Japan's chemical companies seek to expand overseas

21 October 2011 11:01  [Source: ICB]

Most of the investment projects being undertaken by Japan's chemical companies are located overseas, where the fast-growing Asian market and ready availability of cost-competitive raw materials promise an improvement in competitiveness and profitability. With a strengthening Yen and little growth potential in the domestic market, investment in Japan is limited to small-scale projects for high-performance products and business restructuring.


Mitsubishi Chemical Group, the largest chemical company in Japan, aims to "expand operations through partnerships with overseas leading companies," according to Yoshimitsu Kobayashi, president and CEO of Mitsubishi Chemical Holdings.

The company signed an agreement with China's Sinopec for a comprehensive partnership which is gearing up to open new plants for bisphenol A (BPA) and polycarbonate (PC) resins in Beijing in the fourth quarter of 2011. Other projects are under negotiation for implementation by the end of this fiscal year (ending March 31, 2012).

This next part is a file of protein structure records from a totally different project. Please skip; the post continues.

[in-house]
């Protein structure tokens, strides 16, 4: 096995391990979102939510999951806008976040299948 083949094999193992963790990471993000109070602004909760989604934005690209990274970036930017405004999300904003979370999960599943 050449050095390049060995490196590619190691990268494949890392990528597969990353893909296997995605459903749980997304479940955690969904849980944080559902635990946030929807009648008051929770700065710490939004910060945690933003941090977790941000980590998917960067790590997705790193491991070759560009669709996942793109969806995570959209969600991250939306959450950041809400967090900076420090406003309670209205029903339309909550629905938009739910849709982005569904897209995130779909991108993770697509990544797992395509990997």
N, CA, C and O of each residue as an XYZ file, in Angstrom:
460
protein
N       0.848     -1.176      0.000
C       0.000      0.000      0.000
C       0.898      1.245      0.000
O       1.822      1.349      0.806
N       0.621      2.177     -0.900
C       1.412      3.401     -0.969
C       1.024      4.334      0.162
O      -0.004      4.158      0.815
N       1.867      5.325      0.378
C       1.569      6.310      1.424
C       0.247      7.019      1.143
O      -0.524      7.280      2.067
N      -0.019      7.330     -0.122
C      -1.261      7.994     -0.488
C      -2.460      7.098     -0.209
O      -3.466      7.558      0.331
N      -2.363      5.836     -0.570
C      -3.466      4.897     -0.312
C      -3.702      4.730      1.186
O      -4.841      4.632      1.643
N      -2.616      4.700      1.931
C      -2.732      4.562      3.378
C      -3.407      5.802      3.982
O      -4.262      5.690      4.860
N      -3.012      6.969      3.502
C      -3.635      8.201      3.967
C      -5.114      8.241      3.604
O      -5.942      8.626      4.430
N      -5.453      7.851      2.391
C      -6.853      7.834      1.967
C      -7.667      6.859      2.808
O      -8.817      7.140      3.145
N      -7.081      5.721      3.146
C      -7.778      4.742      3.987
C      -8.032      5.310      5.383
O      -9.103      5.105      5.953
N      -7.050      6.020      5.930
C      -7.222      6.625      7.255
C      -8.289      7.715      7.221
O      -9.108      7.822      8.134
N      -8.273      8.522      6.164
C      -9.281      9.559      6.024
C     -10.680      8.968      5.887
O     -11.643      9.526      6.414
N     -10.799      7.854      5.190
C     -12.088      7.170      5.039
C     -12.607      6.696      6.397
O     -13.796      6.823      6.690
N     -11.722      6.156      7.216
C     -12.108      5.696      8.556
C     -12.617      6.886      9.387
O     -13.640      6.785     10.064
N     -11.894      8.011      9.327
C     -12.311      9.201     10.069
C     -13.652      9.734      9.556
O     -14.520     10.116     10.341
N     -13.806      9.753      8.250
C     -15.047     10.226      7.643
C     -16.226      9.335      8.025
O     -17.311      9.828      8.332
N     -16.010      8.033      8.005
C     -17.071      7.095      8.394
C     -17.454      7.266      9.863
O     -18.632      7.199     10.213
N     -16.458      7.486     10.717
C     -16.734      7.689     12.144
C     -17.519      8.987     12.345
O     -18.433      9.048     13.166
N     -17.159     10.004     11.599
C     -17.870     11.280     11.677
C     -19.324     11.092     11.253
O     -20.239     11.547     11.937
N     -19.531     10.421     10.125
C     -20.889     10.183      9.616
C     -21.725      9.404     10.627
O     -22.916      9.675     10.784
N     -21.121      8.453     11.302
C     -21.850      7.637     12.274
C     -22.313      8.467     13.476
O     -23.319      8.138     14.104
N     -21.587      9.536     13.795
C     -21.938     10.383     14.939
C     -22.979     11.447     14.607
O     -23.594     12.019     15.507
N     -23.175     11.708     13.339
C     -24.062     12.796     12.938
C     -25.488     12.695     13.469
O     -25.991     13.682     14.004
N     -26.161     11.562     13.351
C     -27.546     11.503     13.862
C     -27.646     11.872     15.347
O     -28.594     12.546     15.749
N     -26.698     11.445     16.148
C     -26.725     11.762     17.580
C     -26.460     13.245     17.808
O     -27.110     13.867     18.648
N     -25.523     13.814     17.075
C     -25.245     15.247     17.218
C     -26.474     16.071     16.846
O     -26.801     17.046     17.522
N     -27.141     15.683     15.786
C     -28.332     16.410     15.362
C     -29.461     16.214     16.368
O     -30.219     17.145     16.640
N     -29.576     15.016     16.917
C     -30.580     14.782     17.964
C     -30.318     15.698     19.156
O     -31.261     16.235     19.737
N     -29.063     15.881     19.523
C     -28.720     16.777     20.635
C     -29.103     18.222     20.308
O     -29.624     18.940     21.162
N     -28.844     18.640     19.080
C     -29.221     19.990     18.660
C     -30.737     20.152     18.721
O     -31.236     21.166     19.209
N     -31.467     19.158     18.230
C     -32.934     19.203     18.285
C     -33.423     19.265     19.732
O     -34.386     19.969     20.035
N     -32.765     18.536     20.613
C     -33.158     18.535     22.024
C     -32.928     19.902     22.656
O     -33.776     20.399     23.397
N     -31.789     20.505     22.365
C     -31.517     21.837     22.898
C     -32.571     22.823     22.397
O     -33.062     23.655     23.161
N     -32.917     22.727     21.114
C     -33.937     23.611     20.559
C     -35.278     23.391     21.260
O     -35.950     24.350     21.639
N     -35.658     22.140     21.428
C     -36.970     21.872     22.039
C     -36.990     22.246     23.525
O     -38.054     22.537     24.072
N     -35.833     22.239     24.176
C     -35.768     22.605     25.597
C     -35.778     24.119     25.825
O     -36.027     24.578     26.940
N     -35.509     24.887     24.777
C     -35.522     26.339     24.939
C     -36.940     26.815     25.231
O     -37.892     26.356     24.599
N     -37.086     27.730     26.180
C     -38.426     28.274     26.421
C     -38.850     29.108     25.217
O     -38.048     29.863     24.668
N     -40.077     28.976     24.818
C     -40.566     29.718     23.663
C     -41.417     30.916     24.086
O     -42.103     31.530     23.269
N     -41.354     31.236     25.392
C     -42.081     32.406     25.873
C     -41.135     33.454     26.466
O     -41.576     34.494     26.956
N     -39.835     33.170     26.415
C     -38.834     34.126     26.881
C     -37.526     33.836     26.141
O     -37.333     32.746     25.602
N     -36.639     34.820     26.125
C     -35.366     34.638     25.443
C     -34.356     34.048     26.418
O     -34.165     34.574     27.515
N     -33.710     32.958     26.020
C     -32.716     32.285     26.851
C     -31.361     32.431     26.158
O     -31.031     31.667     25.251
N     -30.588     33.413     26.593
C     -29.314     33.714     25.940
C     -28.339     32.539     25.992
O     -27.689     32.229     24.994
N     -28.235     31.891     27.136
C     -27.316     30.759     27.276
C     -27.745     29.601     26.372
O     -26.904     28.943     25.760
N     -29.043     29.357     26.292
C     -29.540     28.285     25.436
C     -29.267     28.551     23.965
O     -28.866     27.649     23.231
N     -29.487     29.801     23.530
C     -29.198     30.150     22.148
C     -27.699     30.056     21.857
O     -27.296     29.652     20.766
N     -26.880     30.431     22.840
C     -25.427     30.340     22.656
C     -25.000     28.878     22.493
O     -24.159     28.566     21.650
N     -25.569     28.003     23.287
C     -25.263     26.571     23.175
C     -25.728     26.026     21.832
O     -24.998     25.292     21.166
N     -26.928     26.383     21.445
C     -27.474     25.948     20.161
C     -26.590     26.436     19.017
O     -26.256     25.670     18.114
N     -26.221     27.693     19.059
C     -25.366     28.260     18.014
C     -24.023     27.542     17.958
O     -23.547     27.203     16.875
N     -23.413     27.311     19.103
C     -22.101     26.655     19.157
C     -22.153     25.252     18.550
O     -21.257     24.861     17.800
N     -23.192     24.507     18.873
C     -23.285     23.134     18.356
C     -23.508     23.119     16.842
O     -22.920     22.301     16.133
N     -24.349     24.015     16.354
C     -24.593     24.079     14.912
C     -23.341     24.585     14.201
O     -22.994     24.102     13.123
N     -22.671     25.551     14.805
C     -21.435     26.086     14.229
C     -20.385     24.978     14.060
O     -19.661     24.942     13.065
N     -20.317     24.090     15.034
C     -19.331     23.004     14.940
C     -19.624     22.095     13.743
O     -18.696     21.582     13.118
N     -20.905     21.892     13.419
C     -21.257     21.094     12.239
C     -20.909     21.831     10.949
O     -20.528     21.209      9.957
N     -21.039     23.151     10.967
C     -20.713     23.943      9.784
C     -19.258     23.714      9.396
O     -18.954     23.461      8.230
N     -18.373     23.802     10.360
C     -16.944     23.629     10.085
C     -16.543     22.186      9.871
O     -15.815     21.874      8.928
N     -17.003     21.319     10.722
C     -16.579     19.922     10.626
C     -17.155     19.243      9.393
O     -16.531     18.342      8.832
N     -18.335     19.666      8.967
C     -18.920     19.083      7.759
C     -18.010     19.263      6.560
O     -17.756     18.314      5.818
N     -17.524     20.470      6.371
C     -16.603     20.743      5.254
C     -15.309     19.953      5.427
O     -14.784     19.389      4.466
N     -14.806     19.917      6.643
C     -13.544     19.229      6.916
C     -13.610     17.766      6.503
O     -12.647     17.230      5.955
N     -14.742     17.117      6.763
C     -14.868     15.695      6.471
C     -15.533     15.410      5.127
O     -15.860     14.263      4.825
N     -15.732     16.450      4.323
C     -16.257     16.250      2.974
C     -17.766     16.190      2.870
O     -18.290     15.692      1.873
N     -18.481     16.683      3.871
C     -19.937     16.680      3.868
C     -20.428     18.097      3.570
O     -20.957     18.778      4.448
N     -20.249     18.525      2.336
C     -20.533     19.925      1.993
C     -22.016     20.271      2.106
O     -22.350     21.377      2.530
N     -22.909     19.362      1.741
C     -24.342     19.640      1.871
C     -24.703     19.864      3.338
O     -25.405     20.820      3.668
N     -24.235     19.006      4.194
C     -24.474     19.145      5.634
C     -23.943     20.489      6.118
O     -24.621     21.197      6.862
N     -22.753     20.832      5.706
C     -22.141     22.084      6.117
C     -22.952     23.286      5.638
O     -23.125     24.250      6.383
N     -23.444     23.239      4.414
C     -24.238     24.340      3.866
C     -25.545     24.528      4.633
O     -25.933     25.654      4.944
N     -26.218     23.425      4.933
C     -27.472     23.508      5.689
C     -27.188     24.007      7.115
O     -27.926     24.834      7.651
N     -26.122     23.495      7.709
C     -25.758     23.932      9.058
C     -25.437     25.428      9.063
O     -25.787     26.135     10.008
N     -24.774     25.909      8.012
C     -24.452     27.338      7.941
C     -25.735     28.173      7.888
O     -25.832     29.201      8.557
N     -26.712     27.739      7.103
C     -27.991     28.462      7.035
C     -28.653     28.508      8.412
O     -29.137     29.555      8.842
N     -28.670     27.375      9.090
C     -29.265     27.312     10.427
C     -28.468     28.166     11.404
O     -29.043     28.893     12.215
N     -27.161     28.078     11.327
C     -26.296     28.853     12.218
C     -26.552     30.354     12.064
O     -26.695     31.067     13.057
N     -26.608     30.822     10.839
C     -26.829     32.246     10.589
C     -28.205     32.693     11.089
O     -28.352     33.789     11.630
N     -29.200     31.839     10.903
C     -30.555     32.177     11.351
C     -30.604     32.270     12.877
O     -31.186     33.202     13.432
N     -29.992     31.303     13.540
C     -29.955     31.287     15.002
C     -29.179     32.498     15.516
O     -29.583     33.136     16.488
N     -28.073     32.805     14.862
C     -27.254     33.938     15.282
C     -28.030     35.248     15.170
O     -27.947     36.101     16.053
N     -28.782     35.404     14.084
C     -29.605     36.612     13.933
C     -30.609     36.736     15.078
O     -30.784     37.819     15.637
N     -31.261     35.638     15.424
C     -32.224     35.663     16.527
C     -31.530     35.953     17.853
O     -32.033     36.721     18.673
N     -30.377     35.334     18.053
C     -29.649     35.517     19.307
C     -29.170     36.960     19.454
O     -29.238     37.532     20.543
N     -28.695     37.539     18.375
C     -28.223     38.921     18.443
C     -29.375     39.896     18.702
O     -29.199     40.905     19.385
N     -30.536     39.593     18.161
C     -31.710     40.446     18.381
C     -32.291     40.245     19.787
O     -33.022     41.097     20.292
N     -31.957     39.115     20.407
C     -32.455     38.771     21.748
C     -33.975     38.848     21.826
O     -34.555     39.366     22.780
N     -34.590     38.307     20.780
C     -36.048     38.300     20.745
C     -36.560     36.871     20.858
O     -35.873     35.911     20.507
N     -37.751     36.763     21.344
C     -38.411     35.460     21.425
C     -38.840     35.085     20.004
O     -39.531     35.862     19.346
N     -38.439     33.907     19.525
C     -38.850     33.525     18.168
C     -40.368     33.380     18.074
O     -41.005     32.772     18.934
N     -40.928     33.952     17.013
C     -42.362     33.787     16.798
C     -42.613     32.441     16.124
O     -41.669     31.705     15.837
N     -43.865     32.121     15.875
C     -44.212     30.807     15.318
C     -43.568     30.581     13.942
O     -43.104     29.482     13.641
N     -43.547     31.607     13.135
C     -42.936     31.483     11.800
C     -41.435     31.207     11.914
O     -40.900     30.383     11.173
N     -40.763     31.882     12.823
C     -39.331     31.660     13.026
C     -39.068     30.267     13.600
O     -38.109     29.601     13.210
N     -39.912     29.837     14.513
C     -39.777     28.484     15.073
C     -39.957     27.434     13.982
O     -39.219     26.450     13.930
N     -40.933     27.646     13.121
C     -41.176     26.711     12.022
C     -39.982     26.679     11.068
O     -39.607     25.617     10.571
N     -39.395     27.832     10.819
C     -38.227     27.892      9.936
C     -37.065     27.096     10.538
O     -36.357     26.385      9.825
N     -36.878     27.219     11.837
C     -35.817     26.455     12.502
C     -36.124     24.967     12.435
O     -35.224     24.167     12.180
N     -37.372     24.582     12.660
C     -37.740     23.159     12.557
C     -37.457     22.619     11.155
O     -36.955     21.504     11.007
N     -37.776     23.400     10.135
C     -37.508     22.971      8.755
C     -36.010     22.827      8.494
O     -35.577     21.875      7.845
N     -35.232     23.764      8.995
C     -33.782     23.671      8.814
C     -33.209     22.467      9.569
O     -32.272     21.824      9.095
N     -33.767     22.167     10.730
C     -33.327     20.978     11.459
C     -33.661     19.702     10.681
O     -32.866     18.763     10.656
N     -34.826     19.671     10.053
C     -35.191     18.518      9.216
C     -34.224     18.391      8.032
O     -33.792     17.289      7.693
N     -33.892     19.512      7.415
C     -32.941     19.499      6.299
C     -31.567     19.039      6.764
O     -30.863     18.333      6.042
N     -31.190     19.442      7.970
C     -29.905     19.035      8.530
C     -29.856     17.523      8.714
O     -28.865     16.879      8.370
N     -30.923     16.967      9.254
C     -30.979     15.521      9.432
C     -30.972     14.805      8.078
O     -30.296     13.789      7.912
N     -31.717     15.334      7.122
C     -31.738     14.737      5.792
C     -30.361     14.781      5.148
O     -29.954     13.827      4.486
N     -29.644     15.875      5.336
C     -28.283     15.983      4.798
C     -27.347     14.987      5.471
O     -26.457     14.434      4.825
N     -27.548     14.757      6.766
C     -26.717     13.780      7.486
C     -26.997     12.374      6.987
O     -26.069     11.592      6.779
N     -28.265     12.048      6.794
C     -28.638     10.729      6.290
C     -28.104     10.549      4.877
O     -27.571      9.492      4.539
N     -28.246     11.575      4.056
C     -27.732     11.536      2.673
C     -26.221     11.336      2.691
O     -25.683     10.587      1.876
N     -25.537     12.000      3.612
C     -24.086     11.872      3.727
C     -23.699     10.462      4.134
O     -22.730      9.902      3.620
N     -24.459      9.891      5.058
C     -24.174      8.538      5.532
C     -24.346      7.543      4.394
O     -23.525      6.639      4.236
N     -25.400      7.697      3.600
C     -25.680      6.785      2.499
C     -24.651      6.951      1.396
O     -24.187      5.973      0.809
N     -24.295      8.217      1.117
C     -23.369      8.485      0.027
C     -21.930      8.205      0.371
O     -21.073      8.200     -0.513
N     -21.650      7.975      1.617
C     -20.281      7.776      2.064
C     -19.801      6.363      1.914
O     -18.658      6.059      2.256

In Thailand, the company is building on its partnership with local industrial conglomerate PTT. The two are set to sign a joint venture agreement for bioplastic production.

Japan's Mitsubishi Rayon, now part of the Mitsubishi Chemical Group, plans to expand the production of methyl methacrylate (MMA), for which it boasts the world's largest market share. In Saudi Arabia, it will jointly build a new MMA plant with local petrochemical giant SABIC, adopting the ethylene-based Alpha process.